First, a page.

Inflation Echoes From Abroad
The Federal Reserve disappointed Wall Street yesterday with its measly quarter-point reduction in interest rates. Yes, the Fed said, credit conditions have deteriorated and a recession is possible, but with consumer prices likely to end the year up nearly 4 percent, we're not exactly in the target zone for price stability, either.
As it happens, there's probably little the Fed can do about inflation right now. That's because the sources of inflationary pressures are global rather than national, and thus not very responsive to the Fed's anti-inflation medicine. To understand how this happened, stay with me for a short, explanatory detour into international economics.
It's always been said that when another country ties its currency to the U.S. dollar, it is effectively giving up the right to control its own monetary policy and handing it to the Fed. Over the years, a number of countries have learned this lesson -- painfully -- as they found themselves unable to tame inflation, respond to a recession or stop a run on their currencies.
What we are discovering, however, is that if enough countries go this route and adopt some form of dollar peg, it's not only the other countries that lose control of monetary policy -- to a degree, it's the United States as well.
As you probably have figured out, the big culprit here is China, whose insistence on preventing its currency from appreciating against the dollar has created huge imbalances in the global economy. But it's not just China. A number of other of Asia's export tigers also use various mechanisms to keep their currencies roughly pegged to the dollar, as have many Middle Eastern countries whose economies are tied to oil that is priced in dollars. There are also countries in Central and South America that are careful not to let their currencies wander too far from that of their largest trading partner. Add it all up and you're talking about more than 40 percent of the global economy that is dollar-pegged to some degree.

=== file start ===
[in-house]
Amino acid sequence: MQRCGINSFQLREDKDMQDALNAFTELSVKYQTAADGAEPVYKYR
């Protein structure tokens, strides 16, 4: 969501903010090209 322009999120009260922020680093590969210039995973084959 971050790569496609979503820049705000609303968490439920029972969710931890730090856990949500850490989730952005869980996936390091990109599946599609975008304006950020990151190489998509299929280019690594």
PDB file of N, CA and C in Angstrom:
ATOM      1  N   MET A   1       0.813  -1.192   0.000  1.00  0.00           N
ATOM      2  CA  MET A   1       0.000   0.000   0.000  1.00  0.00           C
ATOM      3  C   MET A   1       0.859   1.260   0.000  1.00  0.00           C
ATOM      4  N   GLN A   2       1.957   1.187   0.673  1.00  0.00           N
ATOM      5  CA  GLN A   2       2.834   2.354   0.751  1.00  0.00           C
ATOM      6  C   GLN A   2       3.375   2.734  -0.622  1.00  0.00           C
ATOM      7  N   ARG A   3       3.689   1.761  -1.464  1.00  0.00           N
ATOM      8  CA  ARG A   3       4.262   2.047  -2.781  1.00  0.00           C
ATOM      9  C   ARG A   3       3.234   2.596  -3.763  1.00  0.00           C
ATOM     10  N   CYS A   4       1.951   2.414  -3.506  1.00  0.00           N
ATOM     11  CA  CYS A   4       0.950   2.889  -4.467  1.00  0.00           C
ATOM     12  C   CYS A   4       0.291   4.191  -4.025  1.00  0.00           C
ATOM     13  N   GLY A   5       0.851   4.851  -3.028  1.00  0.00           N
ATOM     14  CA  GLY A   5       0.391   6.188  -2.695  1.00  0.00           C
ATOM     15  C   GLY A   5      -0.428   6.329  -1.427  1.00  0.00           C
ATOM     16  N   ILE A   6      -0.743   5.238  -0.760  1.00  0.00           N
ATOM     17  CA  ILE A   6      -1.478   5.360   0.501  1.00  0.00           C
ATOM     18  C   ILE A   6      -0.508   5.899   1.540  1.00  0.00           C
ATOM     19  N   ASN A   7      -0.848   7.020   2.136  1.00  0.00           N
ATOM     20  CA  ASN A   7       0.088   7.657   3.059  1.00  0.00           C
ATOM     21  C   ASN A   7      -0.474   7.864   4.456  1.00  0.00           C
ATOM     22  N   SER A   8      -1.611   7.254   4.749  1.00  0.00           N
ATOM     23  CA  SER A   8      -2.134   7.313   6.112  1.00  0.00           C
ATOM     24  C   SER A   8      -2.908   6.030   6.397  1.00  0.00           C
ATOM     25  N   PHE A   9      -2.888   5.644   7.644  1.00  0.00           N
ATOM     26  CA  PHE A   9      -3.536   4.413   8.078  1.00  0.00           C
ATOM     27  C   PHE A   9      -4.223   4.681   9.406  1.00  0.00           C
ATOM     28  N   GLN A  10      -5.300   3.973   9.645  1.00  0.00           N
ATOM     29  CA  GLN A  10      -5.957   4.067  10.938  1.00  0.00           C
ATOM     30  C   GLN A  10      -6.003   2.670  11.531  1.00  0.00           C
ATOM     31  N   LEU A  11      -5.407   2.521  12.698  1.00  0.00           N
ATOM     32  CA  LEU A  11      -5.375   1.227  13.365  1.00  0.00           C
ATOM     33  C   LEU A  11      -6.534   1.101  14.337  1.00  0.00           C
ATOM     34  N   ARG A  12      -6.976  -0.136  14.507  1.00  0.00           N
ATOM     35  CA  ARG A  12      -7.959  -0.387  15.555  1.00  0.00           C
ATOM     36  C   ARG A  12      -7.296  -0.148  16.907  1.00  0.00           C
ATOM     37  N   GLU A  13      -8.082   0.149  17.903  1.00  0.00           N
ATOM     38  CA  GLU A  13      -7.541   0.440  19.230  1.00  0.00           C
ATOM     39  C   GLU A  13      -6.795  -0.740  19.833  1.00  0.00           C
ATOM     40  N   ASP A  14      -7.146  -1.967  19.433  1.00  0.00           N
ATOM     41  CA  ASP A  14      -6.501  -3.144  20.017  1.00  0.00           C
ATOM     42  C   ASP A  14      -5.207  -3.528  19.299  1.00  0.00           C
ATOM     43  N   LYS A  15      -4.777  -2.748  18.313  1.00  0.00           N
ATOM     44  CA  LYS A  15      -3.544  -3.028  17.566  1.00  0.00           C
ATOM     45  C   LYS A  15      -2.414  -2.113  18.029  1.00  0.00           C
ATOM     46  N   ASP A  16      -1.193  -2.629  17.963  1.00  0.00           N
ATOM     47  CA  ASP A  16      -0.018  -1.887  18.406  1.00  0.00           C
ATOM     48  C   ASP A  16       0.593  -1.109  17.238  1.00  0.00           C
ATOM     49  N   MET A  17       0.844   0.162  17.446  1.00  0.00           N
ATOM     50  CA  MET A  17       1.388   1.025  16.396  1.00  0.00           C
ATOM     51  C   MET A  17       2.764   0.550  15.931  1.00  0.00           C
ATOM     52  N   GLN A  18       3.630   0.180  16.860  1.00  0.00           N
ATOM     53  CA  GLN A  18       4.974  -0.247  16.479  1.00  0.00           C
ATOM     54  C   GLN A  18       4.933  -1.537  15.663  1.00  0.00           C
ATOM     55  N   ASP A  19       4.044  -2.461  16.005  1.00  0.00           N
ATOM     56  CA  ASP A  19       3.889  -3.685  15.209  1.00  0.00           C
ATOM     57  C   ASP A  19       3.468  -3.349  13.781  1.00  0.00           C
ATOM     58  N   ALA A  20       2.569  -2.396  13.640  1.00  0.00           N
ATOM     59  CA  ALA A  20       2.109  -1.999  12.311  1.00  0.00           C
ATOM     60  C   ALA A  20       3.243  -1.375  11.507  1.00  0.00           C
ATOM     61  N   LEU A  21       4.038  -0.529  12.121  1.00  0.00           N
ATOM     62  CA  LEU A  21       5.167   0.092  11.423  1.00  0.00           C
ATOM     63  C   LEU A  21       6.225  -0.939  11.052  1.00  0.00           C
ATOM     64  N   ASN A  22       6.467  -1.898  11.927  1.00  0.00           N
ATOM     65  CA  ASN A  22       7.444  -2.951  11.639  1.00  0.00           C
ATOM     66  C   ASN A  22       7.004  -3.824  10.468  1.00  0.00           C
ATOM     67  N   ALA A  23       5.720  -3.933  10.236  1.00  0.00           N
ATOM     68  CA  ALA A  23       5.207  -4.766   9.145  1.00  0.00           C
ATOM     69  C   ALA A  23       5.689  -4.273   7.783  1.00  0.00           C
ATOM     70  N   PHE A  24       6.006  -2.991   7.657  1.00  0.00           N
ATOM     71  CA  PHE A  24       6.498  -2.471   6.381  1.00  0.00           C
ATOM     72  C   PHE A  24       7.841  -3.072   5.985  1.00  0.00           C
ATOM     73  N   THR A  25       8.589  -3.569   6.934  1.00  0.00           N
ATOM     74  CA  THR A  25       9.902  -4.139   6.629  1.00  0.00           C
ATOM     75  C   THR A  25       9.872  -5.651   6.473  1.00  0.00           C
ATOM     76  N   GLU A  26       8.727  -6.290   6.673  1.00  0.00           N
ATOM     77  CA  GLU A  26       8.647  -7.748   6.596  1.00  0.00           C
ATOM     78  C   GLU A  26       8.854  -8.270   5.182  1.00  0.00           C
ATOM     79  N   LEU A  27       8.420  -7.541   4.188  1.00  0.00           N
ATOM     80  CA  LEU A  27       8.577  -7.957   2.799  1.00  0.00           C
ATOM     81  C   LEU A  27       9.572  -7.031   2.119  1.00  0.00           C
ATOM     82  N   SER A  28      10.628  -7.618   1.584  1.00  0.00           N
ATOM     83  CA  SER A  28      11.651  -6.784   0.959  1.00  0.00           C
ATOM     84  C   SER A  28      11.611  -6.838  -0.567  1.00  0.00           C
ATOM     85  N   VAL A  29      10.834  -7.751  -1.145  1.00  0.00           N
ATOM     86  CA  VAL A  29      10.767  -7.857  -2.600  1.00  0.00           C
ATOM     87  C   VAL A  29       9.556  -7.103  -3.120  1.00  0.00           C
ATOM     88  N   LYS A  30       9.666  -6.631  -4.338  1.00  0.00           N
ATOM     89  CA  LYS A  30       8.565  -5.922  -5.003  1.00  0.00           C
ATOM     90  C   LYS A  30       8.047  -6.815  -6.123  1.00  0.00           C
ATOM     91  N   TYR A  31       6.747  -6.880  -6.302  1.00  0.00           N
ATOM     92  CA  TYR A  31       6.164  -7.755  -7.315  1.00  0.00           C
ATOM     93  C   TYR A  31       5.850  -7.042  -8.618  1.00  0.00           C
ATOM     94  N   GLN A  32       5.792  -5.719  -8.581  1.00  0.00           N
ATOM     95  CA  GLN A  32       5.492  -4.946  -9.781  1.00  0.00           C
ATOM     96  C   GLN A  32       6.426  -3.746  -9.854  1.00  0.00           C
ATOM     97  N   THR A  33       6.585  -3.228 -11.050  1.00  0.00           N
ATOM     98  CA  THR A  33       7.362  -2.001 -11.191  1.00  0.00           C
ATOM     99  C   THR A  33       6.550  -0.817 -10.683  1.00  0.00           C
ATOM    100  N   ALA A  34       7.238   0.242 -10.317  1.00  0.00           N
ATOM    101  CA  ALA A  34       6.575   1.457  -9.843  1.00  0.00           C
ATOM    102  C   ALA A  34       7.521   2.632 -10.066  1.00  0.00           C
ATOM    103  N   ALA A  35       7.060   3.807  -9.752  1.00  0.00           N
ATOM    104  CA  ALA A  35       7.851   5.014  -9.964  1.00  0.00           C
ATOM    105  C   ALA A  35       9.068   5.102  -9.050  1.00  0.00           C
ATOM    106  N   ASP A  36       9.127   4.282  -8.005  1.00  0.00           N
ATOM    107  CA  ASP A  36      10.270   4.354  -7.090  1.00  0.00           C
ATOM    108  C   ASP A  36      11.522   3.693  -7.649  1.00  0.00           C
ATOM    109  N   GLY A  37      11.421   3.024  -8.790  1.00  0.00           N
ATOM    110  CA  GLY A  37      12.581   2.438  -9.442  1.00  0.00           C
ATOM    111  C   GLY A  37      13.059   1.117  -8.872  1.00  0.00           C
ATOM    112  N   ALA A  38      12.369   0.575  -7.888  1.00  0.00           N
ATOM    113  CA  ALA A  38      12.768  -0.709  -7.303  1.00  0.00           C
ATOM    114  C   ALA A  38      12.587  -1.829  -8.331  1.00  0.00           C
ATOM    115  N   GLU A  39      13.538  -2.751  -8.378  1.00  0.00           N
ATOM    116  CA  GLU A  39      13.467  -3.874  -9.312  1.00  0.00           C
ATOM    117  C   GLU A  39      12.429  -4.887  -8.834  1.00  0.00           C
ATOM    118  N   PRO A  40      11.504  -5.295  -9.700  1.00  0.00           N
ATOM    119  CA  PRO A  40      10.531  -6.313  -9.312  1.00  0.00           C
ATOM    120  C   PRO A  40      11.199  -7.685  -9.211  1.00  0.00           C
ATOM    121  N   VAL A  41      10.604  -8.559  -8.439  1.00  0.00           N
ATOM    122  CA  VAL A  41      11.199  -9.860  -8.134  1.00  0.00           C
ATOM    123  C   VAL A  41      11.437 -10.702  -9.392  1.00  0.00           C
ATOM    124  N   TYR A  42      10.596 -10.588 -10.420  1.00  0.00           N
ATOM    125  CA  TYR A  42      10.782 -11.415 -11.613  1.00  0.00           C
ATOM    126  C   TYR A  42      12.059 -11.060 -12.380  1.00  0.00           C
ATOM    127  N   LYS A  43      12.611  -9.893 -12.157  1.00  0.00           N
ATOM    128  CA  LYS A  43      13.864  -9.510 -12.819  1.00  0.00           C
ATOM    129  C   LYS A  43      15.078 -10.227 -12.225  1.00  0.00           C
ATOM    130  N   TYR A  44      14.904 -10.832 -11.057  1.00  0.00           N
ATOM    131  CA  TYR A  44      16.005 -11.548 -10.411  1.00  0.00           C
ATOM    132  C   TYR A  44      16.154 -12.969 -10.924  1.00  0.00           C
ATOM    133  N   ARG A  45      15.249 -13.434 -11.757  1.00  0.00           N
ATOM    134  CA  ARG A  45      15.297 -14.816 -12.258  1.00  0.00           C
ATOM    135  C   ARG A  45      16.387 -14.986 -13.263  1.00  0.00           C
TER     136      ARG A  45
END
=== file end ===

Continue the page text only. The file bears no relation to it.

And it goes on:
All this might work just fine if the trade between these countries were roughly in balance. But in recent years, those trade flows have been massively imbalanced, in part because of these dollar pegs. Therein lies the problem.
Generally speaking, the way those countries have kept their pegs has been to invest the dollars they earned from a trade surplus back into the United States rather than exchanging them for their own currency. And that recycling of trade surpluses had the effect of making a lot of cheap credit available in the United States. The credit was not only used by investors to bid up the price of stocks, exotic securities and real estate, but also used by consumers to go on a buying spree for even more foreign imports. In the process, the Fed's influence over credit creation and interest rates was diminished.
Back home, meanwhile, the steps taken by countries to keep their currencies from appreciating against the dollar have had serious inflationary effects.